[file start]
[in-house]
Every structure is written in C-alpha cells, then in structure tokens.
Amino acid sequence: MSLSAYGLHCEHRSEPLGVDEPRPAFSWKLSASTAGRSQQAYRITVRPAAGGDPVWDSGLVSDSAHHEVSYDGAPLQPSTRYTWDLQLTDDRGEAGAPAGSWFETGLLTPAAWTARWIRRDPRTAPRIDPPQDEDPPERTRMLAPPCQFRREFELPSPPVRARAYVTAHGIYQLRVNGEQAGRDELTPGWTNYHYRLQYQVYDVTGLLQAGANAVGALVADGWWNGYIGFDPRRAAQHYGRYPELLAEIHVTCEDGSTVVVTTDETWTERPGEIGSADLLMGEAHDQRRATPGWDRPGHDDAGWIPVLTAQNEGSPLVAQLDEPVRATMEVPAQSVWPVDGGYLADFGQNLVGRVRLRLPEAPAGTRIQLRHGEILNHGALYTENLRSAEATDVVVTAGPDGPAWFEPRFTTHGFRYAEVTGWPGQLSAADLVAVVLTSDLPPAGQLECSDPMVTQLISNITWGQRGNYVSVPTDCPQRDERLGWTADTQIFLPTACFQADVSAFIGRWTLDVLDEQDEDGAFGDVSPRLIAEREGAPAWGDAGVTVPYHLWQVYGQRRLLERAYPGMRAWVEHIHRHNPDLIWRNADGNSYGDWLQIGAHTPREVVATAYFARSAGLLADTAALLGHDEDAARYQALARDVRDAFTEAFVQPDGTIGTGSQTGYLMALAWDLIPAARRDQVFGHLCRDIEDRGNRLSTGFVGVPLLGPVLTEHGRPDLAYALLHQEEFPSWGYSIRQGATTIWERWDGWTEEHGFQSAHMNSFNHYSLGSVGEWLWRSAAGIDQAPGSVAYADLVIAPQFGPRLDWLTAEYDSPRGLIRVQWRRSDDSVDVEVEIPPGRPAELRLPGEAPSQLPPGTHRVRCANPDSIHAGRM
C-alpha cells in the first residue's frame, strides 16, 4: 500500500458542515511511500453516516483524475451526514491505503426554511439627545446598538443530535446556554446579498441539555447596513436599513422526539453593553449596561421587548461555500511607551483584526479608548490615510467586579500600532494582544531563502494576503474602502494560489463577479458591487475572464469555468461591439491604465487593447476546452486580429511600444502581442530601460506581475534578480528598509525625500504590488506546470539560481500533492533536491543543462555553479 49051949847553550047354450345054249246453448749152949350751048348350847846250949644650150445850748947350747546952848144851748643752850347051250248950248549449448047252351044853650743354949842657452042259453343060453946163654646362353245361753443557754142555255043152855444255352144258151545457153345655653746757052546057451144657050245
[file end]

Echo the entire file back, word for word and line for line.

[in-house]
Every structure is written in C-alpha cells, then in structure tokens.
Amino acid sequence: MSLSAYGLHCEHRSEPLGVDEPRPAFSWKLSASTAGRSQQAYRITVRPAAGGDPVWDSGLVSDSAHHEVSYDGAPLQPSTRYTWDLQLTDDRGEAGAPAGSWFETGLLTPAAWTARWIRRDPRTAPRIDPPQDEDPPERTRMLAPPCQFRREFELPSPPVRARAYVTAHGIYQLRVNGEQAGRDELTPGWTNYHYRLQYQVYDVTGLLQAGANAVGALVADGWWNGYIGFDPRRAAQHYGRYPELLAEIHVTCEDGSTVVVTTDETWTERPGEIGSADLLMGEAHDQRRATPGWDRPGHDDAGWIPVLTAQNEGSPLVAQLDEPVRATMEVPAQSVWPVDGGYLADFGQNLVGRVRLRLPEAPAGTRIQLRHGEILNHGALYTENLRSAEATDVVVTAGPDGPAWFEPRFTTHGFRYAEVTGWPGQLSAADLVAVVLTSDLPPAGQLECSDPMVTQLISNITWGQRGNYVSVPTDCPQRDERLGWTADTQIFLPTACFQADVSAFIGRWTLDVLDEQDEDGAFGDVSPRLIAEREGAPAWGDAGVTVPYHLWQVYGQRRLLERAYPGMRAWVEHIHRHNPDLIWRNADGNSYGDWLQIGAHTPREVVATAYFARSAGLLADTAALLGHDEDAARYQALARDVRDAFTEAFVQPDGTIGTGSQTGYLMALAWDLIPAARRDQVFGHLCRDIEDRGNRLSTGFVGVPLLGPVLTEHGRPDLAYALLHQEEFPSWGYSIRQGATTIWERWDGWTEEHGFQSAHMNSFNHYSLGSVGEWLWRSAAGIDQAPGSVAYADLVIAPQFGPRLDWLTAEYDSPRGLIRVQWRRSDDSVDVEVEIPPGRPAELRLPGEAPSQLPPGTHRVRCANPDSIHAGRM
C-alpha cells in the first residue's frame, strides 16, 4: 500500500458542515511511500453516516483524475451526514491505503426554511439627545446598538443530535446556554446579498441539555447596513436599513422526539453593553449596561421587548461555500511607551483584526479608548490615510467586579500600532494582544531563502494576503474602502494560489463577479458591487475572464469555468461591439491604465487593447476546452486580429511600444502581442530601460506581475534578480528598509525625500504590488506546470539560481500533492533536491543543462555553479 49051949847553550047354450345054249246453448749152949350751048348350847846250949644650150445850748947350747546952848144851748643752850347051250248950248549449448047252351044853650743354949842657452042259453343060453946163654646362353245361753443557754142555255043152855444255352144258151545457153345655653746757052546057451144657050245